Only a few other studies have investigated correlates of PA parenting practices [15,16]. One investigated child and parental characteristics as correlates of PA parenting to restrict sedentary time, monitor, and stimulate PA among 5 year old children in the KOALA birth cohort [16]. Unlike that study from Europe, we did not find that child gender was significantly associated with PA parenting practices, nor that lower education among parents was associated with less use of practices to stimulate PA. Instead, in this Latino sample, higher parental education was associated with less frequent use of Engagement/Structure for PA. The second study [15] focused on family and community factors. Their combined model explained 37% of the variance of supportive PA parenting practices among a sample of low-income, mostly non-Hispanic white or black parents of preschool-aged children. Unlike this study, community factors were not significantly associated with PA parenting practices in their multivariate models. This may be due to different instruments being used to assess PA parenting; different neighborhood characteristics assessed, and populations of different ethnicities being sampled.

Characteristics of the neighborhood where children reside have been associated with children’s PA [17-21,23], but not consistently [40,41]. The current study provides evidence that Latino parents’ perception of their neighborhood’s environment influenced how likely they were to encourage or discourage PA among their preschool-aged child, which may in part mediate the correlation of neighborhood characteristics with children’s PA. In this sample, the perceptions of their neighborhood were more influential than objectively measured neighborhood characteristics. This is contrary to a review that found objectively measured neighborhood attributes to be more consistently associated with youth’s PA than perceived neighborhood characteristics [22]. It is possible that parental perceptions of the neighborhood are more important for influencing parental behaviors to encourage or discourage PA among younger children, than older children’s PA behaviors. Youths’ PA may be more directly influenced by the objectively measured attributes, such as distance to a park.

Acculturation was correlated with PA among Latino adults, with greater acculturation associated with more PA in most Latino adult studies [42]. The associations of acculturation and PA among youth is less clear [43-47]. In the present study, cultural variables only had a weak main effect on PA parenting practices, specifically on discouraging PA due to safety concerns.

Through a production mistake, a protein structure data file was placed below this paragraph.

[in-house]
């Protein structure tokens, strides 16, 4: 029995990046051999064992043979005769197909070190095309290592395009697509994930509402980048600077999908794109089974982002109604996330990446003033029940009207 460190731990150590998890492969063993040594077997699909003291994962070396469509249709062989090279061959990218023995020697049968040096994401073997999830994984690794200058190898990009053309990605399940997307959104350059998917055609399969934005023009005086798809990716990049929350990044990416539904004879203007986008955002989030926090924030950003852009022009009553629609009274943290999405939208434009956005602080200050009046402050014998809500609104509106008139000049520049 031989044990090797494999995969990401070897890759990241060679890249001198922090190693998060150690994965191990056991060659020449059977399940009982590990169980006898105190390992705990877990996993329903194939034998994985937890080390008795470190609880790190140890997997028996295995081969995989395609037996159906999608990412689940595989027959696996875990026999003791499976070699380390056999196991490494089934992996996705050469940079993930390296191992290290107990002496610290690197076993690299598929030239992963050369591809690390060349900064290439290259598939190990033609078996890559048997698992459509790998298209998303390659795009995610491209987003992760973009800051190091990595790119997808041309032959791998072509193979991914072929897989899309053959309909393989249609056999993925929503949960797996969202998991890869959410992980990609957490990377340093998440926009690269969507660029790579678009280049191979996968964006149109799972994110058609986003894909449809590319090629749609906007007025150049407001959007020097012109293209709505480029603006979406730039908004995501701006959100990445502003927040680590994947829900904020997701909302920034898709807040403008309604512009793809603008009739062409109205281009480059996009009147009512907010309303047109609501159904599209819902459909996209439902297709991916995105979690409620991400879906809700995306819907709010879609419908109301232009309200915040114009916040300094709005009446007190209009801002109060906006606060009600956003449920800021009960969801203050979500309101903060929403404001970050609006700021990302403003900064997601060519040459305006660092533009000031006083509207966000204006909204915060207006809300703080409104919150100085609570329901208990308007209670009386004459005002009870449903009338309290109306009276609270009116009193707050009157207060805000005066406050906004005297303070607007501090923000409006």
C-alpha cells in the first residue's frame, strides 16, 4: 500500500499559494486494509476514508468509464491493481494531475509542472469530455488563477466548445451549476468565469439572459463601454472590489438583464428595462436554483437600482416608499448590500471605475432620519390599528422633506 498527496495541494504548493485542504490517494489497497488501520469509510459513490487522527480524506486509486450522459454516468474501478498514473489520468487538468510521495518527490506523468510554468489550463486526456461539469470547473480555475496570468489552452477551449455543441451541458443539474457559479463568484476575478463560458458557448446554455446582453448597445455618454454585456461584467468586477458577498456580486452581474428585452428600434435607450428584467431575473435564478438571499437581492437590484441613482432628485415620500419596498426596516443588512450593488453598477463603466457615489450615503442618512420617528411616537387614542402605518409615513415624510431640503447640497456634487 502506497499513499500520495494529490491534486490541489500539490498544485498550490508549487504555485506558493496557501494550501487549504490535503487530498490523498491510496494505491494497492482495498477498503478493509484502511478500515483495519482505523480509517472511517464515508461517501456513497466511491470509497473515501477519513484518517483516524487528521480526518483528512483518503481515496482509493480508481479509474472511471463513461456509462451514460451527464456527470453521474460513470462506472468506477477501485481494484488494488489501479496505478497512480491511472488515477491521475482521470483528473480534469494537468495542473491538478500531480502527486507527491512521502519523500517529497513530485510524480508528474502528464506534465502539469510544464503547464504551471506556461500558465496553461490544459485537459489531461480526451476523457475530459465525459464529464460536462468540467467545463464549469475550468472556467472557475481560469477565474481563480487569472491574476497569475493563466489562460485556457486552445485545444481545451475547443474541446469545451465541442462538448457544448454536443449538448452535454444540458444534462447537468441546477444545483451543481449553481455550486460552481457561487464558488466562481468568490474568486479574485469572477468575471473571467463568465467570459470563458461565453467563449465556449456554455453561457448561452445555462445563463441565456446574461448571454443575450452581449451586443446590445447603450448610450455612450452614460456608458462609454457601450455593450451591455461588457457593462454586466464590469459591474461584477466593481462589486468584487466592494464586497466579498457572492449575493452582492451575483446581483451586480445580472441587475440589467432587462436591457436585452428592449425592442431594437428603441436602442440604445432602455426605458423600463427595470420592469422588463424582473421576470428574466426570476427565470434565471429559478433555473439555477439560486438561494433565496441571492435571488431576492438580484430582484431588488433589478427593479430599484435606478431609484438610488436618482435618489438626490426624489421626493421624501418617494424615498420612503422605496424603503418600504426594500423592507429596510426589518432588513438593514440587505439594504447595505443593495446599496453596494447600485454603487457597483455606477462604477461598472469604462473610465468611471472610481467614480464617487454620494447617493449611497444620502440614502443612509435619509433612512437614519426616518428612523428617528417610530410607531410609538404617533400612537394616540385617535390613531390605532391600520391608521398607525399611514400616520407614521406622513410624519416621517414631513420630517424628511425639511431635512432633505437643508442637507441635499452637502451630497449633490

This study had several strengths including a sample at high risk for obesity who may be less active; stratified sampling to get a varied neighborhood environment exposure; assessing PA parenting practices that both encourage and discourage child PA with a validated instrument [10]; and using previously developed validated scales to assess neighborhood characteristics and cultural variables whenever possible. There were also limitations to consider. The study only sampled from one US city, and may not be representative of other Latino communities. Due to response burden we did not assess psychological variables, such as parental stress and depression, previously associated with PA parenting [15]. Only three objective neighborhood characteristics were assessed, and for the traffic and crime variables, the data were a few years old. This is a problem when relying on data that are only released intermittently and may not accurately reflect the current status of neighborhoods that have recently undergone a revitalization or decline.


Primarily socio-demographic and perceived environmental variables significantly contributed to explaining 6.8–38.9% of the variance of PA parenting practices. Parental perception of their neighborhood appeared to be the most significant correlates. These findings suggest that interventions to promote PA among young children and target parents as agents of change need to consider multiple factors to effectively change parent’s behaviors to encourage and not discourage PA among their preschool aged children. This may be achieved by tailoring or adapting interventions to specific family social-ecological contexts.


CFA: Confirmatory factor analyses; CFI: Comparative Fit Index; GIS: Geographic Information System; ICC: Intra-class correlations; IIC: Inter-item correlation; NEWS-Y: Neighborhood Environment Walkability Sale for Youth; PA: Physical activity; PPAPP: Preschooler’s Physical Activity Parenting Practices; RMSEA: Root Mean Square Error of Approximation.

Competing interests

The authors declare they have no competing interests.

Authors’ contributions

TMO was the PI of the study, oversaw all aspects of the study protocols, data collection, interpretation of analysis, and drafted the manuscript. REL, EC, T-AC, SOH, JAM, and TB regularly attended biweekly Ninos Activos study meetings, provided input on the study protocol, helped interpret the data analyses, and critically read and edited the manuscript. REL and NP conducted the GIS mapping components of the study. EC was the primary statistician who conducted the statistical analyses, T-AC conducted some of the descriptive and CFA models. All authors read and approved the final manuscript.


This study was funded by NIH-Eunice Kennedy Shriver National Institute of Child Health & Human Development (R21HD060925). This work is a publication of the US Department of Agriculture (USDA/ARS) Children’s Nutrition Research Center, Department of Pediatrics, BCM through a cooperative agreement (USDA/ARS 6250-51000-053-20S). The contents of this publication do not necessarily reflect the views or policies of the USDA or NIH, nor does mention of organizations imply endorsement from the US government.


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Pre-publication history